Essays in Idleness

DAVID WARREN

Month: October, 2016

Norcia again

“If it falls down, it will have to be mended.” The words are recalled from a French Canadian builder, and pertained to a chimney, not the whole house. A mason of worldly understanding and broad reading, he was not commenting upon his own work. I learnt that the words, in their original French, were from […]

Saints in the mists of antiquity

The two Saints Simon and Jude have been linked together in the Canon of the Mass, since time out of mind. We continue to celebrate them, this day. Our missals suggest the reason: for these were Apostles, “brethren of Our Lord,” who went off to Mesopotamia, then into Persia. From hints in Bible and Tradition, […]

Short item

A couple of years ago, a friend sent this link (here) to an artsy little flick on an old man living in the California mountains. He was ninety-three; still making violin bows, with gout-knobbled fingers; and chopping wood for his stove. The cabin itself, which he and his adoptive son had built many decades before, […]

Epistolary arts

A young man of my acquaintance belongs to an interesting club. The members communicate with each other in an unusual way. They write letters, by hand, and fold them into envelopes, onto which they affix postage stamps. They eschew email — except for communication with institutions and strangers. Telephones might also be used in emergencies. […]

On life & death

Archbishop Chaput’s recent punch-in-the-nose speech, at Notre Dame (text here), has been widely reported but little read. I link it because it is worth reading through. A dozen major themes in contemporary Catholic and Christian life are thoughtfully woven together. Chaput, among my favourite Roman bishops, overflies the territory staked by Rod Dreher and others […]

The invalid gourmand

People do silly things when they are ill. The worst thing is, to consult the Internet. The medium is a magnet for fad-mongers. As no method has yet been invented to screen against idiocies, and only an infinitesimal fraction of Internet content is of any value — actual or potential, material or spiritual — it […]

What & how to read

Never judge a book by its contents, I was reminded the other day, by one of my worthy acquaintances. There is much wisdom in that. People buy books because they are interested in the topic. They are fools. They buy books by fools. The intelligent reader will first look about, to discover which authors, or […]

Irreducibles

One is surrounded today by reductionists, and reductionism. It is a form of magic, or rather, prestidigitation. The man dressed in the labcoat makes his move and, poof! … There is no rabbit any more. But I tell you there is a rabbit and — poof! — it is back again. Anyone who follows pop science will […]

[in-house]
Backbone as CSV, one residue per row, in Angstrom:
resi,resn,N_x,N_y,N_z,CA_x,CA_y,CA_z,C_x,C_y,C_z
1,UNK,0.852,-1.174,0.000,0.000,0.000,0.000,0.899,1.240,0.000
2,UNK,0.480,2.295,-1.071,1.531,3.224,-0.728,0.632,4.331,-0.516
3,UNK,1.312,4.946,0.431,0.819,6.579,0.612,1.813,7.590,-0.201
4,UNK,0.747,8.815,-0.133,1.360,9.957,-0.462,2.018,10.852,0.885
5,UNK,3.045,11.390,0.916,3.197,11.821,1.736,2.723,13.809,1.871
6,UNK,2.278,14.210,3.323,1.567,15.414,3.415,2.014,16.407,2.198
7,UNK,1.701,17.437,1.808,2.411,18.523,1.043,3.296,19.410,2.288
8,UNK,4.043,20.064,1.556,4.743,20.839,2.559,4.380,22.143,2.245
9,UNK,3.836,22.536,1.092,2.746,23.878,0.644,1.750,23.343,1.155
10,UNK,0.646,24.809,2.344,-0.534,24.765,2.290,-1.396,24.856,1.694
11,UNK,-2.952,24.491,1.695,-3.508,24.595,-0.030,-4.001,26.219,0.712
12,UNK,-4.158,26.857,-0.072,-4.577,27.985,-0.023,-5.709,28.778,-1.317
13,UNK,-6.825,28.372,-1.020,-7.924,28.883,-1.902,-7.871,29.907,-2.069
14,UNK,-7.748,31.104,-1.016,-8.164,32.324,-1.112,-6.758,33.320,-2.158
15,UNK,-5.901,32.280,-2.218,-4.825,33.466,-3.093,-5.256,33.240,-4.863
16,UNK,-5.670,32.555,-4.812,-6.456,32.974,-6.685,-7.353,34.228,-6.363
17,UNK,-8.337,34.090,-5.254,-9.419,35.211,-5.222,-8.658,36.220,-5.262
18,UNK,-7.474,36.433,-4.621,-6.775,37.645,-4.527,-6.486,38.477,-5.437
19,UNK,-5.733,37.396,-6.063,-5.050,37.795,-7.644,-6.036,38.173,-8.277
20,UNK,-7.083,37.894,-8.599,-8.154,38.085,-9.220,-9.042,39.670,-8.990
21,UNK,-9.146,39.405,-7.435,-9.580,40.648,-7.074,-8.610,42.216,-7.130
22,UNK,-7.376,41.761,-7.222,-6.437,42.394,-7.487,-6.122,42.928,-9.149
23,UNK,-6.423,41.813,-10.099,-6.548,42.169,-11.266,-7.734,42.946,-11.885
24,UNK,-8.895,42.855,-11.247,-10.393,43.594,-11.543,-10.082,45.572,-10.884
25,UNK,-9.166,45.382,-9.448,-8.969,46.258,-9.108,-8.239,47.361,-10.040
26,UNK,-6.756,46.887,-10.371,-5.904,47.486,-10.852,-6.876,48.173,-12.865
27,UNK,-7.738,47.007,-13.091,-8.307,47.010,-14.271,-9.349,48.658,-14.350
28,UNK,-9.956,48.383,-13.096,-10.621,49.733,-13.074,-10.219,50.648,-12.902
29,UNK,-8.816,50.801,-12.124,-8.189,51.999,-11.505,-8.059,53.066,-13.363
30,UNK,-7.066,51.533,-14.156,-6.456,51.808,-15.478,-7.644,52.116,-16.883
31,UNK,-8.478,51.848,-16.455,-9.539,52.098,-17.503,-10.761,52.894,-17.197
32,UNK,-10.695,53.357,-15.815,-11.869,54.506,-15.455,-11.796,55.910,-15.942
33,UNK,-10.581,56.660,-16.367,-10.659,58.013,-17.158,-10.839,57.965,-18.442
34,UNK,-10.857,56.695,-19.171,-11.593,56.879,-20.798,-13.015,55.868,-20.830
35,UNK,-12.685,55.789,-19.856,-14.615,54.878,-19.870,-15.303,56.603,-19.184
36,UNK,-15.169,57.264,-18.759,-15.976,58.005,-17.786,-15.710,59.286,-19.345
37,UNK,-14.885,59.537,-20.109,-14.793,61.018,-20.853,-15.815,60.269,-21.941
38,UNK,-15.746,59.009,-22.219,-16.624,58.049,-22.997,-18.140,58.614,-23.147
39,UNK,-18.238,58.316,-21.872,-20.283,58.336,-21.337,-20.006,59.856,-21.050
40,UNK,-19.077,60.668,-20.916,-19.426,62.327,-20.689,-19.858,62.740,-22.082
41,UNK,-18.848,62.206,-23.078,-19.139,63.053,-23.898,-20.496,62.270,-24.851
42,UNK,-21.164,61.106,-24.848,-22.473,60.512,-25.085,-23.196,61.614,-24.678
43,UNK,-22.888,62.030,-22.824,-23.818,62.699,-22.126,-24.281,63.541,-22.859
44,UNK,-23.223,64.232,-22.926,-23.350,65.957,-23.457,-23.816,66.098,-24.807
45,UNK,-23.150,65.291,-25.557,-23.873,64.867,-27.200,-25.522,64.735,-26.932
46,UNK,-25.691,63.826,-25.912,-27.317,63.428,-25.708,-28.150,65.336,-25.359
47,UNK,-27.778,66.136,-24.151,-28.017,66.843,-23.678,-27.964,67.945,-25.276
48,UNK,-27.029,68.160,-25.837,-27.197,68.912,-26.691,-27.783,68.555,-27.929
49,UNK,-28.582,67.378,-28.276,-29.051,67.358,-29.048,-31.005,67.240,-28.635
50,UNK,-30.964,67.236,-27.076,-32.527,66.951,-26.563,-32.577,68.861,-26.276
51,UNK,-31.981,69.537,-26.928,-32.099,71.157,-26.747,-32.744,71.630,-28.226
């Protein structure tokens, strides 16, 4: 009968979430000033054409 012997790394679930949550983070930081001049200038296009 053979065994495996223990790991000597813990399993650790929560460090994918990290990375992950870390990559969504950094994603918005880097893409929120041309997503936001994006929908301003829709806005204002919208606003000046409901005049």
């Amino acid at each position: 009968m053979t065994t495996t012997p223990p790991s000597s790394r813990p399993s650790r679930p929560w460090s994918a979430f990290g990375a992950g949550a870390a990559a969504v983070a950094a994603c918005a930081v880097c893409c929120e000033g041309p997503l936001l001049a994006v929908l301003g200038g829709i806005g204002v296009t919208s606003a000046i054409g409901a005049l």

Don’t think twice

There were two reasons why I did not immediately comment on the award of the Nobel Prize for Literature (Kipling, Tagore, Yeats, Undset, Mann, Eliot, Perse …) to Bob Dylan. One was that Mr Essays-in-Idleness does not feel the need to comment on every passing item of news, and has not done since the last […]

All about Nothing

The point of Confession is not to mortify one’s pride, but to disable it. Of this I am reminded by an old philosophical friend, on the second anniversary of whose death I happened to be born. Pride can be mortified easily enough — you don’t need any religion for that. In fact, it tends to be […]

An anti-globalist tirade

Why do people want what they don’t want? This could be confused with a fundamental Platonic question, but I want it to be only slightly confused. If, arguably, people could see the truth, the whole truth, and nothing but the truth, there would be no evil. They would know better than to entertain invidious thoughts; […]

Patience

There are many virtues I lack, but among them Patience, which I take as a species of Fortitude, is conspicuous for its absence, perhaps even to some of my gentle readers. This is especially unbecoming in an advocate of philosophical Idleness, who holds that we direct our energies habitually towards the wrong things. There is […]

Hard rain chronicles

History will never repeat itself, precisely, any more than two sunsets will be exactly alike, or the wind will blow everywhere in the same way. Yet there are patterns, themes, human habits, that are extremely repetitive, and the intelligent student of history will notice them. There is “nothing new under the sun,” and the wise […]